And while it may take a little time to slice the watermelon and chop the tomatoes, the dressing couldn’t be easier- just balsamic vinegar and olive oil drizzled on top. The portions below make an enormous quantity that will serve at least 10 people but you can easily make this for two and it will keep just fine overnight in the fridge. I still have a half a watermelon in the fridge, so who knows, maybe a fourth salad will be in order for later on this week. Yes, you could say that I’ve been a bit lazy on the cooking front lately, but you can’t blame a girl for wanting to beat the heat.

Watermelon and Tomato Salad
serves 10-12 and can easily be cut in half

4 cups halved cherry tomatoes (2 pints)
4 cups cubed watermelon (about a half of medium sized watermelon)
1 cup sliced green onions
20 basil leaves, minced
2 tbs olive oil
2-3 tbs balsamic vinegar
salt and pepper to taste
1/2 cup crumbled feta (optional)

Combine the tomatoes, water, green onions with half the basil. Mix with oil and vinegar and allow to sit so the flavors blend. Add salt and pepper to taste. Top with the rest of the basil and feta, if using.

Tuesday, June 22, 2010

Ginger Peach Pie

cutoutslice.jpgWhile we may still be a few weeks shy of prime peach season, that hasn’t stopped me from stocking up on New Jersey peaches that are just beginning to hit the markets. They are decent, though not amazing, but after mixing them with lemon juice, ginger, cinnamon, and sugar- and then baking them- you can’t tell the difference.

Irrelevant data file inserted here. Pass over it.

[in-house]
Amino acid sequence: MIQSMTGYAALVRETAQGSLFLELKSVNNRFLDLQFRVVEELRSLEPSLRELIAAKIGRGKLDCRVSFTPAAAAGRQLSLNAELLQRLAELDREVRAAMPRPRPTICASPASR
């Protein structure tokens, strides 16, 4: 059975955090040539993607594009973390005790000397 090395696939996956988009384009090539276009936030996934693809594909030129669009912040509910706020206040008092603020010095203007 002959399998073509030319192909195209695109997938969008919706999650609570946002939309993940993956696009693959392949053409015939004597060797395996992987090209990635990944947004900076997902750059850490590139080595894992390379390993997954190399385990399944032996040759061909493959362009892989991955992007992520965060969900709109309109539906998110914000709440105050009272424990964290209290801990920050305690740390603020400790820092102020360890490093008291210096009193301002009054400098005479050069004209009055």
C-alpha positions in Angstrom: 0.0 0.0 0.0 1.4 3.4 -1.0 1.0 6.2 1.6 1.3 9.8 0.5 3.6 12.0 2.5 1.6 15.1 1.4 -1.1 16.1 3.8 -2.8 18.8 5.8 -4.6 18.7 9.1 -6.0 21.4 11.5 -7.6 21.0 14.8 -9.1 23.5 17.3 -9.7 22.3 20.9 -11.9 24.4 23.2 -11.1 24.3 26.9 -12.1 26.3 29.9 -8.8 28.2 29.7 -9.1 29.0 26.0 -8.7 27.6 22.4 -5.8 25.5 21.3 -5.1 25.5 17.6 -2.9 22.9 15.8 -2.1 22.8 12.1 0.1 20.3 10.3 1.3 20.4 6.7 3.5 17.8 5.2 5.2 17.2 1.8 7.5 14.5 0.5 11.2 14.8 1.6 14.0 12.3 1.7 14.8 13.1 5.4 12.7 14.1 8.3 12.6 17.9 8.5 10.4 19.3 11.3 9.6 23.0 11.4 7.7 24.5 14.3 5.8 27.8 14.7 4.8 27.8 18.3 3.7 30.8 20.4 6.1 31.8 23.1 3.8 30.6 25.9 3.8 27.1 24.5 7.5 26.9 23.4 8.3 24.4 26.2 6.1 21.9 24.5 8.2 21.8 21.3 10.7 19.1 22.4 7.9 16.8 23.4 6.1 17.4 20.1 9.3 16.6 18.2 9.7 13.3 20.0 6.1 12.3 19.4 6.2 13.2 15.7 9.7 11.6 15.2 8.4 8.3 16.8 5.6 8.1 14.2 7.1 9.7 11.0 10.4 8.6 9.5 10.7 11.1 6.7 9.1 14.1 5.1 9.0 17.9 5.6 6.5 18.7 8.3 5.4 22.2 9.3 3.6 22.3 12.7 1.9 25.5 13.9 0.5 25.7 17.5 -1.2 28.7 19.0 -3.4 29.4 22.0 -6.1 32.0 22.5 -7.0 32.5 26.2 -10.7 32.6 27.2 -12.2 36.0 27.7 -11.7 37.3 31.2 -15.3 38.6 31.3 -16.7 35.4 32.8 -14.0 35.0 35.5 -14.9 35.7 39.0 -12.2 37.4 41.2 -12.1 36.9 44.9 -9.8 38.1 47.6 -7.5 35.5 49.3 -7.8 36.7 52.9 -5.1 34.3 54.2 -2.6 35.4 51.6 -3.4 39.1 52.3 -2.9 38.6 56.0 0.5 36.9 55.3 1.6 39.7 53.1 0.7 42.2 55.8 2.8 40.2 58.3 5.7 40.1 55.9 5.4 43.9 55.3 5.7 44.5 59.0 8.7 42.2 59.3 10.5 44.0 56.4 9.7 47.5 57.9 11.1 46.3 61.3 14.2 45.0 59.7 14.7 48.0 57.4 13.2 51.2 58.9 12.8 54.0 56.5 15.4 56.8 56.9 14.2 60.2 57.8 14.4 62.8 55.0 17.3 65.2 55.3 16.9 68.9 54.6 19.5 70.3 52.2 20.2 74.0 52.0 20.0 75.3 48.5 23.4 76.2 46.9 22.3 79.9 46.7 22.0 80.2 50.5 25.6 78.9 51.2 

peachesincrust.jpgPerhaps it wasn’t the best weekend to bake a Ginger Peach Pie, given that the temps were close to 100 with staggering humidity. Humidity is pie dough’s worst enemy and in the past has left me with crust that doesn’t want to be lifted off the counter, leading to rips, lots of re-rolling and frustration in general. But after chilling the dough for hours and working quickly, this crust came together just fine and a delicious peach pie was enjoyed by all this past Friday night. And now, let’s not forget the ginger because after the peaches it is the star of the pie. The ginger has a sharp tang that brightens up the peaches and takes the pie from just a sweet summer dessert to one that is more sophisticated, with a punch. Our dinner guests left us with one big slice of pie and NAK and I may just have to wrestle for it. But no worries, as I have 2 more crusts defrosting in the fridge ready for this week’s fruit pie, so there are no losers here.
sliceofpie.jpg
Ginger Peach Pie
Adapted very loosely from Saveur

This pie requires a top and bottom crust, and my crust recipe makes 4 crusts, meaning that I’d only be left with 2 crusts. I fully intend on making a fruit pie every week this summer – how can you resist with all the delicious fruit that’s making its way into the market- and so I opted to make 8 (yes that’s right!) crusts. If you don’t have unlimited flour on hand or just don’t feel like filling up your freezer with pie crusts, then either make the full crust recipe below (which will yield 4) or cut it in half and you’ll have the 2 you need for this pie. Crusts freeze well, just wrap with plastic wrap or wax paper and freeze in a ziplock bag.